The opinion of the court was delivered by: Judge Vanaskie
After a traffic stop and ensuing pursuit, Plaintiff Benjamin Wayne Merring was arrested and charged with reckless endangerment, fleeing or attempting to elude police, disorderly conduct and traffic citations. (Dkt. Entry 32, at ¶¶ 6, 11.) As a result of this, and a separate similar arrest, Plaintiff brought suit against twenty defendants, alleging violation of numerous state and Constitutional rights. (Dkt. Entry 1.) Currently before this Court is the Motion for Summary Judgment of Trooper Richard Bozym and Sergeant Joseph Farrell (collectively "Defendants"). (Dkt. Entry 29.) For the reasons that follow, Defendants' Motion for Summary Judgment will be granted.
Plaintiff is a resident of Carbondale, Pennsylvania, and Defendants are State Troopers with the Pennsylvania State Police. (DSUMF at ¶¶ 1, 2.) On April 30, 2006, at 1:30 p.m., Plaintiff was operating a Dodge Dakota pickup truck on State Route 6 in Lackawanna County, Pennsylvania, when he was pulled over by Trooper Bozym, who had clocked Plaintiff's vehicle traveling 86 miles per hour in a 65 mile per hour zone. (Id. at ¶¶ 3, 4.)
After being pulled over, Plaintiff informed Trooper Bozym that he did not have a Pennsylvania driver's license. (Id. at ¶ 5.) It was discovered then that Plaintiff's driver's license had been suspended. (Id. at ¶ 6.) Sergeant Farrell soon after arrived at the scene and, as he was talking to Plaintiff, Trooper Bozym completed two traffic citations to be issued to Plaintiff. (Id. at ¶ 7.) Trooper Bozym advised Plaintiff that he was not permitted to drive, and Plaintiff responded that he was going to drive anyway. (Id. at ¶ 8.) Trooper Bozym again advised Plaintiff that he was not permitted to drive, whereupon Plaintiff advised that the was leaving, put the truck in gear, and pulled away. (Id. at ¶ 9.)
Trooper Bozym and Sergeant Farrell pursued Plaintiff's vehicle and were able to stop him by boxing in his truck on the entrance ramp to Route 81. (Id. at ¶ 10.) Plaintiff was arrested and read his Miranda rights. (Id.) He was charged with recklessly endangering, fleeing or attempting to elude police, disorderly conduct, and traffic citations. (Id. at ¶ 11.) He was arraigned before District Justice Pesota, who set bail at $7,500. Plaintiff failed to post bail, and was remanded to the Lackawanna County Prison. (Id.)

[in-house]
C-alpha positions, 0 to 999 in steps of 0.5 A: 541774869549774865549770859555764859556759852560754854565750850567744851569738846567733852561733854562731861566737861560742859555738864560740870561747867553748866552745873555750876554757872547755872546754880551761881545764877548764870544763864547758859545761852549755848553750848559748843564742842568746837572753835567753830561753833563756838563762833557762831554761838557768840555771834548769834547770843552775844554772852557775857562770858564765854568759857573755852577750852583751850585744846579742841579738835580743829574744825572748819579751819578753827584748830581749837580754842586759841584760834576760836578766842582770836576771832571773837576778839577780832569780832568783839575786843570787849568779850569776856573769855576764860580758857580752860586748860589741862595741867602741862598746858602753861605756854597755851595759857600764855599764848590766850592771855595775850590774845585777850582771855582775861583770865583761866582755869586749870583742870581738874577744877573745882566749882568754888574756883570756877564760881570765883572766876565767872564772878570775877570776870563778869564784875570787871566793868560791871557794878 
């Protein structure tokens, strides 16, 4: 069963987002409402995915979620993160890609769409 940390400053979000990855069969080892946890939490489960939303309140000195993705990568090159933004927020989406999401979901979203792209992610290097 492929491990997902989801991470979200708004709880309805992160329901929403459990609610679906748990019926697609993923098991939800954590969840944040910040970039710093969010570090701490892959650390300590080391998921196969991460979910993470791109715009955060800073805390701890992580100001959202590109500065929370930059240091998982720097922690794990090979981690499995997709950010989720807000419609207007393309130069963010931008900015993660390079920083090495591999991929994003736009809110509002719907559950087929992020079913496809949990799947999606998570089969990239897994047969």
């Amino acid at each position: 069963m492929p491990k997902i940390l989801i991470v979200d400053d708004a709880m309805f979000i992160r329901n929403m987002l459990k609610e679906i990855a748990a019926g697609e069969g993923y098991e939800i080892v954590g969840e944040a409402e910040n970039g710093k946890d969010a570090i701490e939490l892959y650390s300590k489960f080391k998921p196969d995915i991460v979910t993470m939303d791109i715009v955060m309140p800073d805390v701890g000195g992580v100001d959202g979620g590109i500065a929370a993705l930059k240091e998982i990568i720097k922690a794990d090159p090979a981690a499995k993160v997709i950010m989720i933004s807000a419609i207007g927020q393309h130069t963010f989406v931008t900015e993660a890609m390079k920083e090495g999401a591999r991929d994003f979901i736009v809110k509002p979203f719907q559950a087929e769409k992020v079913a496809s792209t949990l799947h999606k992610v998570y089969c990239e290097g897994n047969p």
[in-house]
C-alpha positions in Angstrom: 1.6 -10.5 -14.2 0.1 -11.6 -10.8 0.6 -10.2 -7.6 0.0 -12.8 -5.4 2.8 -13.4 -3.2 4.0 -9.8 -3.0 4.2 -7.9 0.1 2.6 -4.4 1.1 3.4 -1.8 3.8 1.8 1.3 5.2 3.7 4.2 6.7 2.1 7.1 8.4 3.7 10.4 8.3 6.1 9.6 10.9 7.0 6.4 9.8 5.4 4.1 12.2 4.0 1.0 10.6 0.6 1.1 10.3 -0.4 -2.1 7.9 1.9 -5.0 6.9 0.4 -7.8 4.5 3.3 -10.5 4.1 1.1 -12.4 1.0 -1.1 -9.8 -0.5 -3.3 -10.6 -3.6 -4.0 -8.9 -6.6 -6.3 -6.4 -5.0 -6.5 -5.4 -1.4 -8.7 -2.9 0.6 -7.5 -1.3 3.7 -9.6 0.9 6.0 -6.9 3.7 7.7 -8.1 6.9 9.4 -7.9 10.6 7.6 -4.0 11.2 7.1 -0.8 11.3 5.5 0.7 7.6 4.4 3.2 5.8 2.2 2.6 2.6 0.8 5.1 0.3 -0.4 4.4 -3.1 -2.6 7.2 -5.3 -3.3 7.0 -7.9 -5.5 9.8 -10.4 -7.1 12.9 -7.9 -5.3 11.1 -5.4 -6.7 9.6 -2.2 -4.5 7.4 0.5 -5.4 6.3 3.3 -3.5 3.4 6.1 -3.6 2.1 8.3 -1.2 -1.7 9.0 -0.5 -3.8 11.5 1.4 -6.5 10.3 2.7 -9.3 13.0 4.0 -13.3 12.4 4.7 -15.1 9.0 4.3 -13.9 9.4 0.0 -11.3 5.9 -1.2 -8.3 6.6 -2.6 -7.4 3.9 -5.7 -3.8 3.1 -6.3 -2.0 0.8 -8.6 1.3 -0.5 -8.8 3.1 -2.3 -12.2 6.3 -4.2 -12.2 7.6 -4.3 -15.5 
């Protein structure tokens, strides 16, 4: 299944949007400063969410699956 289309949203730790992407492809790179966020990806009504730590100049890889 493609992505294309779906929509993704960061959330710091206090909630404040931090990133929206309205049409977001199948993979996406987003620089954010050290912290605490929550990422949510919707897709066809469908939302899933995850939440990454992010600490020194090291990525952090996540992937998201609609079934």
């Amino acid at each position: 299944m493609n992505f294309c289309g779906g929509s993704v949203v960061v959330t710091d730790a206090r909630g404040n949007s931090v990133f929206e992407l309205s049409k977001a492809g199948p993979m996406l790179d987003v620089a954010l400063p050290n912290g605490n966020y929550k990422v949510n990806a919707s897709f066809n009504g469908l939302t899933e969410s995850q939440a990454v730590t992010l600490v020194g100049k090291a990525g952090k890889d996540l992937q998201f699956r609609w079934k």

On June 21, 2006, a preliminary hearing was held regarding these matters before District Justice Gallagher, and all charges were bound over to the Court of Common Pleas of Lackawanna County for trial. (Id. at ¶ 12.) Plaintiff failed to appear for his final pre-trial conference in this matter, and a bench warrant was issued for his arrest on December 7, 2006. (Id. at ¶ 13.)
In addition to being pulled over on April 30, 2006, Plaintiff was also stopped by police shortly after 9:00 a.m. on January 18, 2007. At that time, Trooper Bozym observed Plaintiff operating a motor vehicle on State Route 6 in Lackawanna County and, knowing that his license had been suspended by PennDOT, initiated a traffic stop. (Id. at ¶ 15.) When Trooper Bozym initiated the stop, Plaintiff stopped his vehicle, but failed to turn off the ignition and instead pulled away from Trooper Bozym. (Id.) A short pursuit ensued, after which Plaintiff was "taken into custody, charged, and arraigned on additional fleeing and eluding charges. . . ." (Id. at ¶ 16.) At this time, Plaintiff was also arraigned on the December 2006 outstanding bench warrant, and bail was set at $5,000. (Id.) On September 10, 2007, a preliminary hearing was held on the January 2007 charges against him, and all charges were bound over for trial in the Court of Common Pleas.*fn1 (Id. at ¶ 17.)